Improved test method for intumescent steel coatings
International Fire Consultants Ltd (IFC), based in Princes Risborough, UK, has developed a more accurate approach for assessing and predicting the performance of intumescent coatings on steel.
In order to maintain their strength and elasticity, steel structures must be kept cool and well insulated from heat by using these coatings. Yet current techniques for characterising the performance of the coatings are unreliable. The base layer of the intumescent coating foams when heated, producing a thick insulating char which keeps the underlying steel cool. The thickness of the coating influences that of the char, and therefore tests need to be carried out to determine the optimum depth.
Existing test methods look at how the coating responds to high deflections and the relationship between its thickness and the size and depth of the steel sections. But the transition through heat into char is erratic, and steel temperatures vary over the cross-section, resulting in differing margins of error.
IFC’s 3D interpolation method was developed by Principal Engineer Hans van de Weijgert. Weijgert created the model using satay sticks inserted into a timber board. The sticks represent the performance times of the test specimens, while the board illustrates a combination of steel section factors [the size and thickness] and dry film thickness. The heads of the sticks, which are of varying lengths, form a triangle in this 3D space, with the corners of the triangle used to create a plane from which equations can be drawn.
A paper model of the equations reveals ‘a landscape of rolling hills’, says Weijgert, with the areas of weak performance shown as deep valleys.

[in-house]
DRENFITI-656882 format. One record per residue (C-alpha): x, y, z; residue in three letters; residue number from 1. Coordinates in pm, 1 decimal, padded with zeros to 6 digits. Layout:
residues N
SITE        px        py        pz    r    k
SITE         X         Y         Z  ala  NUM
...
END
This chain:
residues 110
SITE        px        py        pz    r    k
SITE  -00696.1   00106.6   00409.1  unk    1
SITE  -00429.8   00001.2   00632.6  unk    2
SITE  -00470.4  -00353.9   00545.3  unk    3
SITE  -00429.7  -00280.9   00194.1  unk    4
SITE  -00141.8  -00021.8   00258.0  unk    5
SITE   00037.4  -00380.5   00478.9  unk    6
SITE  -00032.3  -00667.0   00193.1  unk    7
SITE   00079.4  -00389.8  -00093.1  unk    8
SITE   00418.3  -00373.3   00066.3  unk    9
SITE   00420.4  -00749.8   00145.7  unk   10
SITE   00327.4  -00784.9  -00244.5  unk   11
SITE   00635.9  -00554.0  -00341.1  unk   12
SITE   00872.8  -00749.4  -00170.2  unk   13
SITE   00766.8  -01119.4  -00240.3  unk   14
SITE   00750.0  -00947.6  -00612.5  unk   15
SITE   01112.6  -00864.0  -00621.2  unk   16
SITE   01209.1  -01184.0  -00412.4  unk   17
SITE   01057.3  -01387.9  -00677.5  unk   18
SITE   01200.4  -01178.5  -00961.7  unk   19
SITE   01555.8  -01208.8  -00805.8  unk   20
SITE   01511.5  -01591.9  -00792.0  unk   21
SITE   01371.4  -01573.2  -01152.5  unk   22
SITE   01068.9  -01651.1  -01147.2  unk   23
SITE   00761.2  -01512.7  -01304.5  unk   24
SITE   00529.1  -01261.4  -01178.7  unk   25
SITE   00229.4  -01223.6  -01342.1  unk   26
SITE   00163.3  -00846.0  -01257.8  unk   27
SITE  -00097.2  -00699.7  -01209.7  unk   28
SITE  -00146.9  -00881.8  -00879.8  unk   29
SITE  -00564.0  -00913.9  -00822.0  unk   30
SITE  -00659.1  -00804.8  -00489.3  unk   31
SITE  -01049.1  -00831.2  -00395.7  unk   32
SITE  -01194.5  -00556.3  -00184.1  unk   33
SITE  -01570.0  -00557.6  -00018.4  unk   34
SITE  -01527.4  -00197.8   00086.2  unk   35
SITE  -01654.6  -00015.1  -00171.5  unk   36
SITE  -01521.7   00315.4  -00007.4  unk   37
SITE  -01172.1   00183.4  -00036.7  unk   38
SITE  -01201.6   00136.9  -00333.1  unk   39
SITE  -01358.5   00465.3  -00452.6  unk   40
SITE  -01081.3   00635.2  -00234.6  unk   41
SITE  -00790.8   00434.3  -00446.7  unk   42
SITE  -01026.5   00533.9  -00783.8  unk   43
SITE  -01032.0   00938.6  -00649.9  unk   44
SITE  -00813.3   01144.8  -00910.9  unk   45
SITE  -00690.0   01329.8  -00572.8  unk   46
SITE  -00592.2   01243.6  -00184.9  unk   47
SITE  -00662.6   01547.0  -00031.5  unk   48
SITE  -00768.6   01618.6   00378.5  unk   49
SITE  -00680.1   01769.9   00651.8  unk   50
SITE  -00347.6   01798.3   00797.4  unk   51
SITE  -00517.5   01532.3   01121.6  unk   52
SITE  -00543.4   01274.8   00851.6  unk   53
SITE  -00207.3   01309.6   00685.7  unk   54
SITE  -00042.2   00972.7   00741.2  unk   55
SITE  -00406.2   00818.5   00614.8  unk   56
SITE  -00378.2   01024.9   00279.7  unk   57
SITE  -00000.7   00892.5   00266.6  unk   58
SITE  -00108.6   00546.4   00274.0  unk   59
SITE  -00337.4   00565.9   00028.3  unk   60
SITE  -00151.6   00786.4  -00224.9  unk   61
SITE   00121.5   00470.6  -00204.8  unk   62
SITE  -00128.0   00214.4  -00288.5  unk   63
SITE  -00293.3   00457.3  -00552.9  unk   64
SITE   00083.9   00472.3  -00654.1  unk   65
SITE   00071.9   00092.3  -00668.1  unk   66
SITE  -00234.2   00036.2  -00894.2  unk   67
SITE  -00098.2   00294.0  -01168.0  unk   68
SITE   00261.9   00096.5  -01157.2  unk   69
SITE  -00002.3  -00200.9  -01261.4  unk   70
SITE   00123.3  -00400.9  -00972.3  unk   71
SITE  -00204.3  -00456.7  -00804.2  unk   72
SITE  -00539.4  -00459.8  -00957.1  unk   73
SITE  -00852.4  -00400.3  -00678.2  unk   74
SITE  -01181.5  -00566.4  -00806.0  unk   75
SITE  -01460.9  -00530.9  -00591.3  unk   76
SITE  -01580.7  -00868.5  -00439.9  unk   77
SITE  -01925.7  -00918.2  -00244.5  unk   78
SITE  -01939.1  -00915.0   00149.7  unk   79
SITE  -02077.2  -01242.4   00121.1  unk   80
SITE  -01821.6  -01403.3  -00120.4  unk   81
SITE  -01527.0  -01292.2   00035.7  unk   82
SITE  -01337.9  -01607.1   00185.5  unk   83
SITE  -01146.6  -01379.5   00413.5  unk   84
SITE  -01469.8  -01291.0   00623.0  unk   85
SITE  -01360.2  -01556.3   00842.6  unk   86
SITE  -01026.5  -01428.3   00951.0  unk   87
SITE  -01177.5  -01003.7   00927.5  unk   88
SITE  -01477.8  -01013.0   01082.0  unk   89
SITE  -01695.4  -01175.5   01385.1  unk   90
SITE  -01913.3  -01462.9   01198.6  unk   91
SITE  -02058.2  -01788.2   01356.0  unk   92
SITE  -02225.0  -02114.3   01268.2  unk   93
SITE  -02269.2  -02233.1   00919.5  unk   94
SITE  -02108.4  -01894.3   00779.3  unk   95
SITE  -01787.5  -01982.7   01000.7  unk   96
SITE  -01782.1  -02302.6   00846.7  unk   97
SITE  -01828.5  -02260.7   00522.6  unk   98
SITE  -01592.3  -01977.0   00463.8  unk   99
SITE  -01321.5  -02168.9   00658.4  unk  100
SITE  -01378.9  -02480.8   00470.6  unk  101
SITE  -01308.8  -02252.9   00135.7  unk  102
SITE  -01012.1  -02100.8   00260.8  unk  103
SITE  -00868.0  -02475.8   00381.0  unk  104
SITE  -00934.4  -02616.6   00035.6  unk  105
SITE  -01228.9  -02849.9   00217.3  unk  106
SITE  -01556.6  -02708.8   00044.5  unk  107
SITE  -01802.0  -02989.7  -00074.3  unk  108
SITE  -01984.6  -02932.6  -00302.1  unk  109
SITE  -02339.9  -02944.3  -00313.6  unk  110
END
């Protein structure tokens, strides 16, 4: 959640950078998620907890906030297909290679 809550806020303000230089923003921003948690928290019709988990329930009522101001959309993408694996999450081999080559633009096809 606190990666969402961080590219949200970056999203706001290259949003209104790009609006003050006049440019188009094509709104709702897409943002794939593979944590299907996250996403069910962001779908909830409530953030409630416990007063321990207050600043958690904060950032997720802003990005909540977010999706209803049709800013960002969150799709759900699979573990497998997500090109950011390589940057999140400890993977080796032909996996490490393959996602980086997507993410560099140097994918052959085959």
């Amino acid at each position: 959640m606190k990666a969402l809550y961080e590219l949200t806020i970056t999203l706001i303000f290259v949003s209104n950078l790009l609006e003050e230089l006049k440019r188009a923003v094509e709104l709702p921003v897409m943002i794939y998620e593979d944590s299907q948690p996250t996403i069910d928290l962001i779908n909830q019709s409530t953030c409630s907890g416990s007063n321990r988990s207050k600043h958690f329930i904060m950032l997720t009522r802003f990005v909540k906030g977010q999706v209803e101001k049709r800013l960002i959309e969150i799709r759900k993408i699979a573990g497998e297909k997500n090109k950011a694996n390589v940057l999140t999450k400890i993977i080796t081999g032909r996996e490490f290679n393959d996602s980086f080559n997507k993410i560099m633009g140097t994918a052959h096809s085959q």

‘The 3D interpolation uses the measured performance times from the fire test (the heads of the satay sticks). These times form part of the planes. Hence, they are part of the prediction,’ he explains.
‘The difference between measured and calculated times for the data points is zero. This is unique, no other assessment method can match this. Furthermore, the method reveals information that was previously unknown. Sometimes a thicker coat does not always provide a better char.’
Weijgert has created a computer program to automatically generate the ‘landscape of rolling hills hung on the heads of the satay sticks’. The program can calculate cross-sections through the landscape in order to plot the relationship between the coating thickness, steel temperature and performance time, so the fire resistance capability of structural steelwork can be determined.
The 3D interpolation method can also be used for other processes involving three or more parameters that form a four-dimensional problem, says Weijgert.
International Fire Consultants Ltd, Princes Risborough, UK